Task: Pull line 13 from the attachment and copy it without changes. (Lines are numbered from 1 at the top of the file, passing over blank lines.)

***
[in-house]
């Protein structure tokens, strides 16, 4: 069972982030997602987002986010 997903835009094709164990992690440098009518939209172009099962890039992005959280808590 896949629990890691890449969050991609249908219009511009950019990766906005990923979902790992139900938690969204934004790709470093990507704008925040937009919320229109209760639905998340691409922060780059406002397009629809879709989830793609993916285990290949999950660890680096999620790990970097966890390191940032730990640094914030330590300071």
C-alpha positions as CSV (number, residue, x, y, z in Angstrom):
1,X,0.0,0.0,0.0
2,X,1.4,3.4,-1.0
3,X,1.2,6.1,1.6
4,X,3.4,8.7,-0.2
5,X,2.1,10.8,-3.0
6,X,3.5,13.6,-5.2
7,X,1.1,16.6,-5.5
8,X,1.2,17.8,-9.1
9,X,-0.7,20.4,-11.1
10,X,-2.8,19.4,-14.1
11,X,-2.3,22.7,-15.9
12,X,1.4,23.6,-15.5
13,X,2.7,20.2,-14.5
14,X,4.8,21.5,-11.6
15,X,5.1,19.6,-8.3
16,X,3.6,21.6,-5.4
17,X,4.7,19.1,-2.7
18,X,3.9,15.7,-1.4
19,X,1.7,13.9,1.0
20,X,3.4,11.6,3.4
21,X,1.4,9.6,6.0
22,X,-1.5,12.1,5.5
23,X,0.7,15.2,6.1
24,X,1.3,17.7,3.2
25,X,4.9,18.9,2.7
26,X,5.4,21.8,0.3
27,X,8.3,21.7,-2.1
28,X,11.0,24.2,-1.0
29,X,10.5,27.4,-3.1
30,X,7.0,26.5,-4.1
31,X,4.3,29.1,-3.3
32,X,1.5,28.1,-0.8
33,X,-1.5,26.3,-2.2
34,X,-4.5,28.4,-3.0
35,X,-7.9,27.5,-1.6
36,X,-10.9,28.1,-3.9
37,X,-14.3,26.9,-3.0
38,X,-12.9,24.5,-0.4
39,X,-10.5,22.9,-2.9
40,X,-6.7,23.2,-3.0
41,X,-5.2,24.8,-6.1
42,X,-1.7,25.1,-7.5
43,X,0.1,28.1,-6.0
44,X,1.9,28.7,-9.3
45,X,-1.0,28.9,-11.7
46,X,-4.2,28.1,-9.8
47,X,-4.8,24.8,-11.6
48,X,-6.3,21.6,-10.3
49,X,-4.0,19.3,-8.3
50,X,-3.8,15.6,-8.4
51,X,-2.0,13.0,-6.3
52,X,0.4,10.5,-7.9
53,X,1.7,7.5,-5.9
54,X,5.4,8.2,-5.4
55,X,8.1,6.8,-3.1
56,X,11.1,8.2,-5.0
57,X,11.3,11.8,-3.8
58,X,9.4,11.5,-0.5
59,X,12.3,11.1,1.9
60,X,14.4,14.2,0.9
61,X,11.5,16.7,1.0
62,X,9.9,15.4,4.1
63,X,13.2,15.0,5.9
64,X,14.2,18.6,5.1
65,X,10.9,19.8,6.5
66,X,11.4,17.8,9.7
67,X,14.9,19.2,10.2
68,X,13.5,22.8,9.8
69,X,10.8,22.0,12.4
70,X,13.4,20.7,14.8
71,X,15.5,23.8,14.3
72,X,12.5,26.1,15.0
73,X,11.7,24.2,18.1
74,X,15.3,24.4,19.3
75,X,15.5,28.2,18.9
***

10,X,-2.8,19.4,-14.1